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Preach the Bible, Not Your Dog

Substituting a Good Thing for the Best Thing

One of the big dangers that faces pastors today comes from a desire to connect with people and to sense that they’re connecting with us. After you preach a while, you begin to see that when you are, for example, explaining a passage or doing an exposition, people can get kind of restless.

But when you stop and tell a story, they’ll ease back and listen. They’ll even get quieter if you tell an inner-directed story. So, it would go something like this: I’m explaining the text, there’s a little coughing and people are restless, and then I say, "You know, last week I had a hard time. Let me tell you about it." As soon as you do that, everything goes silent. I mean the babies stop crying. They want to know how you feel.

That’s a good thing. And it’s good to use inner-directed stories from time to time.

But what can happen is that when you use inner-directed stories—you spice it with a little humor and you put a little Bible with it—you’ll have people telling you it’s the best sermon that you have ever preached. They connected with the story. It doesn’t mean that they know what the Scripture taught, but they connect with the story.

This is something that I say a lot—I will tell you how to get your listeners really quiet. The way I accomplish it is to tell them about my dog, Sunday, a preacher's dog. Great dog! He was just the most beautiful golden retriever you’ve ever seen. He was wonderful. When I came home and he was sitting there, he would look at me, smiling. No matter what my day was like, Sunday was always there. He was my buddy. I used to jog with him and swim with him. One day I took him out for a run and he could not get in the car. I took him down to the vet and found out that he had a raging case of leukemia. I had to put him down then and there. We walked out carrying his collar.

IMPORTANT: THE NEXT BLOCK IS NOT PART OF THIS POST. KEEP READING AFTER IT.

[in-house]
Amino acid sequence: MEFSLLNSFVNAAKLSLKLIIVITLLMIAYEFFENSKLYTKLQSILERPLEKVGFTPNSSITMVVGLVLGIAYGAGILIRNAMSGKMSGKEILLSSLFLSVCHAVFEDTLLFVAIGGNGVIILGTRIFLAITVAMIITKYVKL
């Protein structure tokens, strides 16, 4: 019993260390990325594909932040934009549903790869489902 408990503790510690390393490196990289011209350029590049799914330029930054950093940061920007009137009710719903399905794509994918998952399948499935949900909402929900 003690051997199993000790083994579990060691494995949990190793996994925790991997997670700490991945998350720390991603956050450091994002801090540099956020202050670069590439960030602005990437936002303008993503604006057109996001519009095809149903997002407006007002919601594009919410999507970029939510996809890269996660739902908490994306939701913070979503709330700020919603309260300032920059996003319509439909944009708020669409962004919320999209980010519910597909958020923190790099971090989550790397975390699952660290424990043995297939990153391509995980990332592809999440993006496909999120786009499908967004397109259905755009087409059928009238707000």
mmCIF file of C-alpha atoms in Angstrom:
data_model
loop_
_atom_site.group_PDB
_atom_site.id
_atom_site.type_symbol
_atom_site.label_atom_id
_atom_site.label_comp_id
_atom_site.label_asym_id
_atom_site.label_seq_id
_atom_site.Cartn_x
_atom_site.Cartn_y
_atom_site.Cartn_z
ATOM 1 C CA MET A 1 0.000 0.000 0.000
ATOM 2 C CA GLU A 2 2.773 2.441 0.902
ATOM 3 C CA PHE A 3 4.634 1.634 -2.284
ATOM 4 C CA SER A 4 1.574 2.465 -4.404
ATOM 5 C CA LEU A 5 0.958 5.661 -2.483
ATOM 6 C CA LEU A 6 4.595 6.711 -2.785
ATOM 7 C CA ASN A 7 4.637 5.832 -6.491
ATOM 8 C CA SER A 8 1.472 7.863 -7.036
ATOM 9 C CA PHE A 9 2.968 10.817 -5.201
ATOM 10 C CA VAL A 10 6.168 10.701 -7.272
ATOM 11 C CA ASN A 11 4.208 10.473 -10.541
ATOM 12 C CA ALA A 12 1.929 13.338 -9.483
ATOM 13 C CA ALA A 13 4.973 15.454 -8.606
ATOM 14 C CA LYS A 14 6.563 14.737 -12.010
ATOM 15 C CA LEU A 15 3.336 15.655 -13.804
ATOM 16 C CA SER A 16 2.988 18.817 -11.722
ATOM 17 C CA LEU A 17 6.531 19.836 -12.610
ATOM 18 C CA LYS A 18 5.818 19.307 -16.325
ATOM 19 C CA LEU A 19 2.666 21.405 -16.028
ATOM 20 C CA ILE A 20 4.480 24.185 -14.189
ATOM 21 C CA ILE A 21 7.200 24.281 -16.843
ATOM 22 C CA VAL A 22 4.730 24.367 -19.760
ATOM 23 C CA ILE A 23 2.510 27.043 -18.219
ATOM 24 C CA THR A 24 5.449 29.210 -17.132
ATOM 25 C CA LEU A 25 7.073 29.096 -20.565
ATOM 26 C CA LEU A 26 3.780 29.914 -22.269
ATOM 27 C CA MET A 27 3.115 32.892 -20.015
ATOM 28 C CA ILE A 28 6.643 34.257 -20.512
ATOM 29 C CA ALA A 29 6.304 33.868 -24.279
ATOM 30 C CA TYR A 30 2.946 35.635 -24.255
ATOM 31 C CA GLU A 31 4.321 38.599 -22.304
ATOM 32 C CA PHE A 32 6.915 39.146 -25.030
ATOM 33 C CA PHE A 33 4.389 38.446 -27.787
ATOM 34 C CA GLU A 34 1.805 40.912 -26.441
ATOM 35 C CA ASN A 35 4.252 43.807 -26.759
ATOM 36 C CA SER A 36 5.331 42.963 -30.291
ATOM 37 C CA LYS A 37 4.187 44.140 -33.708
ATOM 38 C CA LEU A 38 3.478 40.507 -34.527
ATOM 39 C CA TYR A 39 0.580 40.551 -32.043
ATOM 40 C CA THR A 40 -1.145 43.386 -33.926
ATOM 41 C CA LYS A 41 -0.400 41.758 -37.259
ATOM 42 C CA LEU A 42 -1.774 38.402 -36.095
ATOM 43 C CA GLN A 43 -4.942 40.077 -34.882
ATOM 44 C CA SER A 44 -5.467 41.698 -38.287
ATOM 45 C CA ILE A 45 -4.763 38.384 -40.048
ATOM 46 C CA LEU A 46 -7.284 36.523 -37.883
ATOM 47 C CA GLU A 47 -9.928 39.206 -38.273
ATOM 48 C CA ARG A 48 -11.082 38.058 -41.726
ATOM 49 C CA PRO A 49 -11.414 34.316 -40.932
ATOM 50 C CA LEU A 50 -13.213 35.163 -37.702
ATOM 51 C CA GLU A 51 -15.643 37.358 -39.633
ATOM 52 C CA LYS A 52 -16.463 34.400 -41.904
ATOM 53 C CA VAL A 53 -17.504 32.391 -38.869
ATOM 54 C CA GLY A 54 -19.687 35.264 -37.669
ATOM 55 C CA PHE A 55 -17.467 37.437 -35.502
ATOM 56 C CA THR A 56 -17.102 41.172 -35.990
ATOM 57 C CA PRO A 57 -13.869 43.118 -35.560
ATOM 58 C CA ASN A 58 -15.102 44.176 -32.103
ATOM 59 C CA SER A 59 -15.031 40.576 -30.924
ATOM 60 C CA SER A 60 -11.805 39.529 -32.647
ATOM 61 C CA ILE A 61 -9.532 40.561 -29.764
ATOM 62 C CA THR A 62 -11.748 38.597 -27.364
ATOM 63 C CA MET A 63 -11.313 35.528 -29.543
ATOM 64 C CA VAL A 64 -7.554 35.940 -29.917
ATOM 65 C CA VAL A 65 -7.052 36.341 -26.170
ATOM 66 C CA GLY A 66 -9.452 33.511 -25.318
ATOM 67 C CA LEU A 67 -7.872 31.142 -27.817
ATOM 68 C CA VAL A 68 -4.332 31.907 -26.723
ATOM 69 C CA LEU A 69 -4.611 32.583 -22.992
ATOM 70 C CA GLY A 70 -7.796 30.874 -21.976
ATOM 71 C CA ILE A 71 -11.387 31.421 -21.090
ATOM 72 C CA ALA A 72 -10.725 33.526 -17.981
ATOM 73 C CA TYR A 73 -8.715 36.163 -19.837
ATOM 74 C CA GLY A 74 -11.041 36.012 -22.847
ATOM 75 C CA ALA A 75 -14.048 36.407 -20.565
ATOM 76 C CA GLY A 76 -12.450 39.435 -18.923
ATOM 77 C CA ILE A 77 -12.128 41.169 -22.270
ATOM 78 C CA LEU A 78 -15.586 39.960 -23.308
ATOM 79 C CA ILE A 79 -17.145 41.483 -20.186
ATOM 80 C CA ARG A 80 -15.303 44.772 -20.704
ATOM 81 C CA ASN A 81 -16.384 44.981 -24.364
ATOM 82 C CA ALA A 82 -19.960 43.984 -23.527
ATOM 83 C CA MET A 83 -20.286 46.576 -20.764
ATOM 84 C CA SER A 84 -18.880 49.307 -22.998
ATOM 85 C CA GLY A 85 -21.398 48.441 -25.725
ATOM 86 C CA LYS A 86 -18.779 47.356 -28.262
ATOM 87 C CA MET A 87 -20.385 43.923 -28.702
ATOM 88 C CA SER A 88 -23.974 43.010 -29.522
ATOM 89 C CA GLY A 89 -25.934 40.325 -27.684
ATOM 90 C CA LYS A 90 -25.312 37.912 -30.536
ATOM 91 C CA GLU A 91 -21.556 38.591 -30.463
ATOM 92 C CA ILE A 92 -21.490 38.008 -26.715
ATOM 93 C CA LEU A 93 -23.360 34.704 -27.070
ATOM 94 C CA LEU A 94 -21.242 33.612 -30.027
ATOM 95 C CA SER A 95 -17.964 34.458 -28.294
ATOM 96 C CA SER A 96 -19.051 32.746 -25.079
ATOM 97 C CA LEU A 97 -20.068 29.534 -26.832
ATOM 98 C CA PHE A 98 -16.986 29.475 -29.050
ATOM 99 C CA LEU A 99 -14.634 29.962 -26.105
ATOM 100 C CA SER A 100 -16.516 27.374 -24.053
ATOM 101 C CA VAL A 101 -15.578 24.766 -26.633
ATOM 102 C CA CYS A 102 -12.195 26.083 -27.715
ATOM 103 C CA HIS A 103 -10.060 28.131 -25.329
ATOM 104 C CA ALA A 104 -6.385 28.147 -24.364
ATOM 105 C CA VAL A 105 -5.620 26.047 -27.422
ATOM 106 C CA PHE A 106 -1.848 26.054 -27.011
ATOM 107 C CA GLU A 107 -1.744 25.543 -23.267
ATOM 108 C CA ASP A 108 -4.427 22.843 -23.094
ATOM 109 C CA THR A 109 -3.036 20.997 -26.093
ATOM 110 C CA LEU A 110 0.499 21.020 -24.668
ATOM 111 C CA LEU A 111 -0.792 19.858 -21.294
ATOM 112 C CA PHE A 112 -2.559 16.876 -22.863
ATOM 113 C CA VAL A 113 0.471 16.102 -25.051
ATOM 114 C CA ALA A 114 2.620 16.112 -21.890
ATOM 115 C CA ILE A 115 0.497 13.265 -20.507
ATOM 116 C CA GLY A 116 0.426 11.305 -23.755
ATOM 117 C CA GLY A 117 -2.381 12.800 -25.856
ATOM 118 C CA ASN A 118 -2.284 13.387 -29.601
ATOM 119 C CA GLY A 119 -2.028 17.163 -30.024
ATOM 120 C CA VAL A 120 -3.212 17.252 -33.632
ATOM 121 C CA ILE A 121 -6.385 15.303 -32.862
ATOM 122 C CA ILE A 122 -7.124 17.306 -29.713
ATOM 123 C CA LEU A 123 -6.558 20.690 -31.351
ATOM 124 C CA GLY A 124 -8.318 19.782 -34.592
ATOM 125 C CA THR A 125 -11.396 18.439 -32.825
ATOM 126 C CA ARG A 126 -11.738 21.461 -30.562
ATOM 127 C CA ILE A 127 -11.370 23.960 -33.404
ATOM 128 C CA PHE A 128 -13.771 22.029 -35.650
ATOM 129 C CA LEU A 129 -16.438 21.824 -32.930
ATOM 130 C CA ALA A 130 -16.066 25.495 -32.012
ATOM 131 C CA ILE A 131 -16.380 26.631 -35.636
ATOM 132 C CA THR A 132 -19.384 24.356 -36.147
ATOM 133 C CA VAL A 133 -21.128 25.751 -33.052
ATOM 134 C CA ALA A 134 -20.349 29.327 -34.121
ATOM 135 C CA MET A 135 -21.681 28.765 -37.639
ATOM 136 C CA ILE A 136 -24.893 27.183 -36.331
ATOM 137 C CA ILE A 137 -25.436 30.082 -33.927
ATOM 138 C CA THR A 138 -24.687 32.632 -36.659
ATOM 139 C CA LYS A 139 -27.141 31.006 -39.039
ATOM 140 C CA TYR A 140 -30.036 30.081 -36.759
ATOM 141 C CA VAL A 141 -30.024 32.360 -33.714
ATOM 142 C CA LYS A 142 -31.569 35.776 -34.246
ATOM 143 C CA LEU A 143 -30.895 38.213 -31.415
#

The Pastor's Book

R. Kent Hughes, Douglas Sean O'Donnell

Written by two seasoned pastors, this practical book is a comprehensive guide to nearly every facet of pastoral ministry, including pastoral counseling, hospital visitations, funerals, weddings, the sacraments, holiday services, and congregational music.

I can tell that story and have grown men weeping and invariably have somebody come at the end of the sermon and say "Pastor, that is the greatest sermon that you’ve ever preached." And it was about my dog.

So we need to be aware of those things. It can be seductive. Yes, we need to use inner-directed stories. But the danger is to move away from Scripture and give them a little bit of the Bible and a lot of stories and a lot of humor because we like the feedback. But we have to remember that the Word is sovereign. We need to preach the Word.

Here’s the preacher. Here’s the Bible. And there are the people. The Bible is what I am to explain to the people.



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